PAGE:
Trade is responsible for balancing the spatial, temporal, qualitative and quantitative distances between production and consumption in every economy based on the division of labor. Trade includes the activities of purchasing goods from different manufacturers or suppliers, transporting, storing and combining the goods to form an assortment, and selling them to commercial (wholesale) or non-commercial (retail) customers without significant modification or processing of the goods. The various types of retail can generally be differentiated between brick and mortar retailing (selling from a fixed location such as a department store, shop or kiosk), distance selling (and mailing) or online retail. In order to structure the analysis of the purpose and potential relevance for the wholesale and retail industries, this article focuses on a reference model to structure a retailer’s main processes. This overreaching structure will help to group and report the findings structurally within a domain-relevant model. The framework proposed as a reference model to describe a retail task is called the shell model of retail information systems [1
]. It contains the master data as a core, the technically engineered, value-adding core and the administrative and decision-making tasks of the retail company from the inside (see Figure 1
Since machine-oriented, administrative and decision-making tasks are generic and not primarily different among retail companies, the following article focuses on the core value-added tasks. The reference model summarizes the main value-added retailing tasks according to the shell model as managing goods, ordering goods, serving customers, distributing goods, transporting goods, distributing goods and financial accounting (combining billing goods, accounts payable/receivable and auditing). In accordance with the original architecture [2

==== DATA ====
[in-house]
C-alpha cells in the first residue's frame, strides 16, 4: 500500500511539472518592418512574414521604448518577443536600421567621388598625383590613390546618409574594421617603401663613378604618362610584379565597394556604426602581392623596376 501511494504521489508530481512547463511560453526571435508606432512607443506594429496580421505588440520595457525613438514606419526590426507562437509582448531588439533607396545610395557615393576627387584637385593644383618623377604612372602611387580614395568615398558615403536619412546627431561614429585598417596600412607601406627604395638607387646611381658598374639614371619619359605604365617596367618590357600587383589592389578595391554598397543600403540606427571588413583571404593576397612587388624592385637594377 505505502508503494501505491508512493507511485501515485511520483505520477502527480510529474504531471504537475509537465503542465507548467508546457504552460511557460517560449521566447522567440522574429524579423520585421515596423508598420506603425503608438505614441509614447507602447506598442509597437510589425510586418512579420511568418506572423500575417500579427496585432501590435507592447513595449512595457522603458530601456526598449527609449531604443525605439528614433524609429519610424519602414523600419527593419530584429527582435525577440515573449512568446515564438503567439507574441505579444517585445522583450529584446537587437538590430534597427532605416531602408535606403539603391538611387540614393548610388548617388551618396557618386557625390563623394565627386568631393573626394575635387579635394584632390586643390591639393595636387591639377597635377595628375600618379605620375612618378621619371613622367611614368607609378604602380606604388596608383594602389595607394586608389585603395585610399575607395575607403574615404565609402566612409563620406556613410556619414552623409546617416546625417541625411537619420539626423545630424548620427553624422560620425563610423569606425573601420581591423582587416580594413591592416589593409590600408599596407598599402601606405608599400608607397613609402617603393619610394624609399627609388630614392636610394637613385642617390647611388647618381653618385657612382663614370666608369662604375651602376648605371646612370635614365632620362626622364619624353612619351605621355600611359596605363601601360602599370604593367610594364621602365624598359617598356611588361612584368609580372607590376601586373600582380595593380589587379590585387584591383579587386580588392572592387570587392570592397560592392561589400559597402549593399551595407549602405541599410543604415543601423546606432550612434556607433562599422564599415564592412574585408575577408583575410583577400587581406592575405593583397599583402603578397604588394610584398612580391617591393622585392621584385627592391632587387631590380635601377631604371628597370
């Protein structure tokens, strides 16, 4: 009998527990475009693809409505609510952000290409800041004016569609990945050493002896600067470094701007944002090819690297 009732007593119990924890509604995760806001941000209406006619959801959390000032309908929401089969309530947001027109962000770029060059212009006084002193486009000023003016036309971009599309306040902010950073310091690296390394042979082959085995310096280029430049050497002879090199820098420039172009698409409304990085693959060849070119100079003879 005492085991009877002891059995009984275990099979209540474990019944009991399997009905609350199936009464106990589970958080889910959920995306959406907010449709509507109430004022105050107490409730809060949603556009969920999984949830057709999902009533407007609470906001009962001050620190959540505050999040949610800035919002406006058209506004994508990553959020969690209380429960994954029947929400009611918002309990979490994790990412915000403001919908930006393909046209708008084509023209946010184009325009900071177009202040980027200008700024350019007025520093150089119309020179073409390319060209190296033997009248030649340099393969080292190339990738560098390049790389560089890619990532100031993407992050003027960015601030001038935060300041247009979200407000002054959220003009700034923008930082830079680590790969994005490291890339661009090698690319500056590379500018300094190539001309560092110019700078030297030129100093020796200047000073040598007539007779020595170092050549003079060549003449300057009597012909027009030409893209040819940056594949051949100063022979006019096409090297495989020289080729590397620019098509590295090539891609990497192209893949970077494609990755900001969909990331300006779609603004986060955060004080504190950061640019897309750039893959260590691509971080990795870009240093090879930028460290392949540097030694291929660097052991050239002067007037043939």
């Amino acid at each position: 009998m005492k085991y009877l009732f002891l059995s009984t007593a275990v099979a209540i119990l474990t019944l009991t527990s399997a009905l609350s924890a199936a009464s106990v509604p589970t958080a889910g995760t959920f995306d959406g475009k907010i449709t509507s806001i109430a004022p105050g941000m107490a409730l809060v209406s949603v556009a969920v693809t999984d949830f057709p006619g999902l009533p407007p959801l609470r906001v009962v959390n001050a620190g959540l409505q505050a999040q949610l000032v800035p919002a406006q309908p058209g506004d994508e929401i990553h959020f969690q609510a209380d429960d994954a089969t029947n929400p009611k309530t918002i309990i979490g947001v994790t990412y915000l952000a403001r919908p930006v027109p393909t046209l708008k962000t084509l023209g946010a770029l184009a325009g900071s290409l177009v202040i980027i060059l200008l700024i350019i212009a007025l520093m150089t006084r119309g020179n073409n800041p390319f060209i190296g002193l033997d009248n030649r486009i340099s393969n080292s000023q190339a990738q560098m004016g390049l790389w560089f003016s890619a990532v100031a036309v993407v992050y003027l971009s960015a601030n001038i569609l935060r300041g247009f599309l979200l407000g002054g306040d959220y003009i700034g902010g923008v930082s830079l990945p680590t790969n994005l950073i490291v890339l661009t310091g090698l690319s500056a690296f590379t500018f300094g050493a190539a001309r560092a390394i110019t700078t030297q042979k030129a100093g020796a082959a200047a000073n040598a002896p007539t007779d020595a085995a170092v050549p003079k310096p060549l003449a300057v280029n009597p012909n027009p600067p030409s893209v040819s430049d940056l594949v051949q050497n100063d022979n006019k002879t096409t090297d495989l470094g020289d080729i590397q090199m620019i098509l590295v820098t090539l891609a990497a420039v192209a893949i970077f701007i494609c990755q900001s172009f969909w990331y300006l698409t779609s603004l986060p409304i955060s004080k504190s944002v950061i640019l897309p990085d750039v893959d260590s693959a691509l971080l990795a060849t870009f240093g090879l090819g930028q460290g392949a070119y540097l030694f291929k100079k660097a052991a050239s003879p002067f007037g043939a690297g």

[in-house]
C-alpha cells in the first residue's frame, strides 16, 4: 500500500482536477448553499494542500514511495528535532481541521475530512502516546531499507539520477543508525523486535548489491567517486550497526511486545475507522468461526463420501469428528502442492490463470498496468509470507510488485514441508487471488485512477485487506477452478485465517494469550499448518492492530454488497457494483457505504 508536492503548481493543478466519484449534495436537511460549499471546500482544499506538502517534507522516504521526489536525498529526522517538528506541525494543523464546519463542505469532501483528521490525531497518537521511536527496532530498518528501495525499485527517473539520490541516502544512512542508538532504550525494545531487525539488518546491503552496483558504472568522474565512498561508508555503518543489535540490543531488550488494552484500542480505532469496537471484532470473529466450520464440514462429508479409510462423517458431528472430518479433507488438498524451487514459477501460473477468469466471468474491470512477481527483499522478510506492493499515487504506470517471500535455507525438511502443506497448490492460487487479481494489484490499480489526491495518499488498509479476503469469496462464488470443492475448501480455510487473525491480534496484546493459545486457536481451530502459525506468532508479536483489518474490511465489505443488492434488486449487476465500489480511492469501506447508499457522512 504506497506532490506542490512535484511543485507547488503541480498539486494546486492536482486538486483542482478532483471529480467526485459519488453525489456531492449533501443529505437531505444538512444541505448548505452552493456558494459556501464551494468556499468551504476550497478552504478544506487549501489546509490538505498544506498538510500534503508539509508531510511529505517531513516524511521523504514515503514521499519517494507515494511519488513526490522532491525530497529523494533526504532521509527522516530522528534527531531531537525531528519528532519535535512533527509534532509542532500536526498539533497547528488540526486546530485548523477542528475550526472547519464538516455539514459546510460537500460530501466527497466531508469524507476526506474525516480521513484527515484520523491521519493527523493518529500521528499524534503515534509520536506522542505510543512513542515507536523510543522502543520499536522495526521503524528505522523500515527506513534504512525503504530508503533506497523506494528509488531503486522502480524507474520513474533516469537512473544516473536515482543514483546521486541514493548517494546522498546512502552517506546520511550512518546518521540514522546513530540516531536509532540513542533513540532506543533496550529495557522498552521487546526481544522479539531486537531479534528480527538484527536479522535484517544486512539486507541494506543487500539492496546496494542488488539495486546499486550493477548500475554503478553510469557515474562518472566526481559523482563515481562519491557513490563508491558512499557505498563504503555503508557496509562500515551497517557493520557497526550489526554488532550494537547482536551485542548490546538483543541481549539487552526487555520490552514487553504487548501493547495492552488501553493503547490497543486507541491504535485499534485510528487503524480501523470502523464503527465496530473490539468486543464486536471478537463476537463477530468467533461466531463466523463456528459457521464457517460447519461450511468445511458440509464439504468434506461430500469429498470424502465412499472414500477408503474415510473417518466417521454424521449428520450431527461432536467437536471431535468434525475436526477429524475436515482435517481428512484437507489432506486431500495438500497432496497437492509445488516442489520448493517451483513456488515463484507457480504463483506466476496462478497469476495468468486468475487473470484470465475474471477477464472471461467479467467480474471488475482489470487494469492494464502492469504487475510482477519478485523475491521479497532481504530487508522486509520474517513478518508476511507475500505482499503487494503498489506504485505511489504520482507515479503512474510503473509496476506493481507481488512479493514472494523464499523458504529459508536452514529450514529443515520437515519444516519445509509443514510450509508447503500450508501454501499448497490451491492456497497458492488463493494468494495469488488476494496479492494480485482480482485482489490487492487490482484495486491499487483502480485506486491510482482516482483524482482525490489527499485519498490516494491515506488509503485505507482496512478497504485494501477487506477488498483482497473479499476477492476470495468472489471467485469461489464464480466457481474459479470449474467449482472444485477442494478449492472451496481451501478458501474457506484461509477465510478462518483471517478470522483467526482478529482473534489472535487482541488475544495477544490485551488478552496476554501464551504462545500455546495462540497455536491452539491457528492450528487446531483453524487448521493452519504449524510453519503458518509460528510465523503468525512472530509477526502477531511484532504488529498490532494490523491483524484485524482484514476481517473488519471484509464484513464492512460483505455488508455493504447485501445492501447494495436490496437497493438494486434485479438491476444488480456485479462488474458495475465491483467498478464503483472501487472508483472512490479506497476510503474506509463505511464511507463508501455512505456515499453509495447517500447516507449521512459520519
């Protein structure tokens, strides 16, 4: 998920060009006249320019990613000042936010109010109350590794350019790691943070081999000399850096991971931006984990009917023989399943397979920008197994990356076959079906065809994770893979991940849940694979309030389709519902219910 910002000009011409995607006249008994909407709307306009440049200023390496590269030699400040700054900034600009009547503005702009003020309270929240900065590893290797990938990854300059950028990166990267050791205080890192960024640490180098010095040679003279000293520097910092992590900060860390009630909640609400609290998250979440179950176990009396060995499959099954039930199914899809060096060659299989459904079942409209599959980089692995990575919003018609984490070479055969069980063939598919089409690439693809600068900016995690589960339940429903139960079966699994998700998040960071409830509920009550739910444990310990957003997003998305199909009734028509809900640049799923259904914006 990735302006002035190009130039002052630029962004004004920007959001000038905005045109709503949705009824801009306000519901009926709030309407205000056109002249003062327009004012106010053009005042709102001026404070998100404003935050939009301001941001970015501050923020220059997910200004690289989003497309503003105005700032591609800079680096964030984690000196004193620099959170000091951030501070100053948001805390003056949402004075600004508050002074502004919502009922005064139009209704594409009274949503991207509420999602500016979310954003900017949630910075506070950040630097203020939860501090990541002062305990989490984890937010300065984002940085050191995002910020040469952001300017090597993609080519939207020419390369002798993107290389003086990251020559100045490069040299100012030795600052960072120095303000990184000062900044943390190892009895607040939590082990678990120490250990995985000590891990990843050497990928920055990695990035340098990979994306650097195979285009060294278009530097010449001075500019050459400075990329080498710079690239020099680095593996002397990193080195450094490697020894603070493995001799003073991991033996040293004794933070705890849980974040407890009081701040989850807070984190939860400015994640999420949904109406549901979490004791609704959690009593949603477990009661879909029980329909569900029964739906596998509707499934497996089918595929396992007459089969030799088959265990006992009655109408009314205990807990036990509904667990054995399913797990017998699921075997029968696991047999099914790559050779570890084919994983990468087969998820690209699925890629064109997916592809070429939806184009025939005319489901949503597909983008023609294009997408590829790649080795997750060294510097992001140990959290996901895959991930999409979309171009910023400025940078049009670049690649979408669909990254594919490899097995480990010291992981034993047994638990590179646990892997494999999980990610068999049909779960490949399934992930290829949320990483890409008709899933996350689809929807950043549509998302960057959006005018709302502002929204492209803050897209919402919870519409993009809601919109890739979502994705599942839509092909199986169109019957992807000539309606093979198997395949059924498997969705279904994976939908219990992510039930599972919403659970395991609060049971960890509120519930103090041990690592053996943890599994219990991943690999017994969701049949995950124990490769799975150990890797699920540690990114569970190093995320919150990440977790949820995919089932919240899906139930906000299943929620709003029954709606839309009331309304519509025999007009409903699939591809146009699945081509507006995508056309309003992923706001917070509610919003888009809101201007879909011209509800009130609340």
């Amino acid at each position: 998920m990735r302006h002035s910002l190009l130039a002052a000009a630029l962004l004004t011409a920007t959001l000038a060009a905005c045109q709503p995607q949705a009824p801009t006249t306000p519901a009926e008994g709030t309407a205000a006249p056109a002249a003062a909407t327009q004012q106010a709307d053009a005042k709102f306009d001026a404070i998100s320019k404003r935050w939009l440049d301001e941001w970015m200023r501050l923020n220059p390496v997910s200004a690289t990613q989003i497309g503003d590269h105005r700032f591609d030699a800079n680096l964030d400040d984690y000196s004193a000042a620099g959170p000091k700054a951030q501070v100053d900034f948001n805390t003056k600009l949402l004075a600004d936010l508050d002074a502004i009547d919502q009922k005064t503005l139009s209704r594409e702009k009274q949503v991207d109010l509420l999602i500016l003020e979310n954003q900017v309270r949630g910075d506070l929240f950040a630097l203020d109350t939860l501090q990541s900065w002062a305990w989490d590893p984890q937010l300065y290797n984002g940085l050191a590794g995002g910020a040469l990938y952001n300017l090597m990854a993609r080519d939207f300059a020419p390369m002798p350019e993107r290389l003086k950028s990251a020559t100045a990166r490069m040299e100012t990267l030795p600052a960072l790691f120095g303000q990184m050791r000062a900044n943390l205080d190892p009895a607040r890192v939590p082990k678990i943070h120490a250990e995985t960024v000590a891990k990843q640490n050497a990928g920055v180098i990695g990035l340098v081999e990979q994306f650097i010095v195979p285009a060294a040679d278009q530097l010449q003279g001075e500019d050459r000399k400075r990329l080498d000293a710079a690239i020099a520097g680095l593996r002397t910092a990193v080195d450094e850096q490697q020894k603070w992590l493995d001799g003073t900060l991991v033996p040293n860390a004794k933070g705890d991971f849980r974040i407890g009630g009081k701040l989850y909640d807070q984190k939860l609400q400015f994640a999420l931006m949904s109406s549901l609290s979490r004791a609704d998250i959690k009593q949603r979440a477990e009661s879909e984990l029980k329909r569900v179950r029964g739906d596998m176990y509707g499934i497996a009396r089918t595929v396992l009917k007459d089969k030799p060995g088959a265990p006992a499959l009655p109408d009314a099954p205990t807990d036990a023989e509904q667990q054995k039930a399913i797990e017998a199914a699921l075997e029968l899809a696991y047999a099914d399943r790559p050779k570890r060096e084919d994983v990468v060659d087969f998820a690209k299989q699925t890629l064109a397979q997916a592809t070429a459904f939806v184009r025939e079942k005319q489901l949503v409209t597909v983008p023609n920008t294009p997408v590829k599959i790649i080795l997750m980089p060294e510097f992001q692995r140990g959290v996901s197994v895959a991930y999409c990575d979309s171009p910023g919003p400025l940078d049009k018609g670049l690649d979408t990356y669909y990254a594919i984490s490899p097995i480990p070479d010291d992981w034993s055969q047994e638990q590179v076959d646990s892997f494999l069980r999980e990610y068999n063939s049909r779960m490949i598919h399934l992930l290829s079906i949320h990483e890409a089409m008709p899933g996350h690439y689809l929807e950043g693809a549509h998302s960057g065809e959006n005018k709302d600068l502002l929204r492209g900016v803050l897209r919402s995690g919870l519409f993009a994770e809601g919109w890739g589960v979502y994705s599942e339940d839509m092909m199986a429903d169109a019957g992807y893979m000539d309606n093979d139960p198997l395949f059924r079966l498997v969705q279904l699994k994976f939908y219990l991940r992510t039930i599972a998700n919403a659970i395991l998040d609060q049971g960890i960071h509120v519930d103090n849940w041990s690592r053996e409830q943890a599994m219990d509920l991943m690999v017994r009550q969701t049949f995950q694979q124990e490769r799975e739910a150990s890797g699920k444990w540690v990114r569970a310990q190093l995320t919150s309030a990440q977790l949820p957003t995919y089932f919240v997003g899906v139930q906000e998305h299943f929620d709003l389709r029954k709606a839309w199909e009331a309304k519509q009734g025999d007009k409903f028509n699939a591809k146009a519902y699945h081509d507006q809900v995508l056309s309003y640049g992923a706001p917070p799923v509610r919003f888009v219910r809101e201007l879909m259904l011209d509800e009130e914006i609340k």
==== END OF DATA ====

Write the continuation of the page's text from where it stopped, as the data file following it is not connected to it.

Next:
], the task areas can be recapped as the following components:
First, the management of goods is located in the scientific field of trade marketing, which is defined as analytical processes, target formulation, strategy selection and the composition and control of the marketing mix in a trading company [3
]. The four areas of the marketing mix are central to the decisions to be taken within the scope of trade marketing. The basic concept of the 4Ps, introduced by McCarthy [5
], structures the marketing into four separate components: product, price, location and promotion.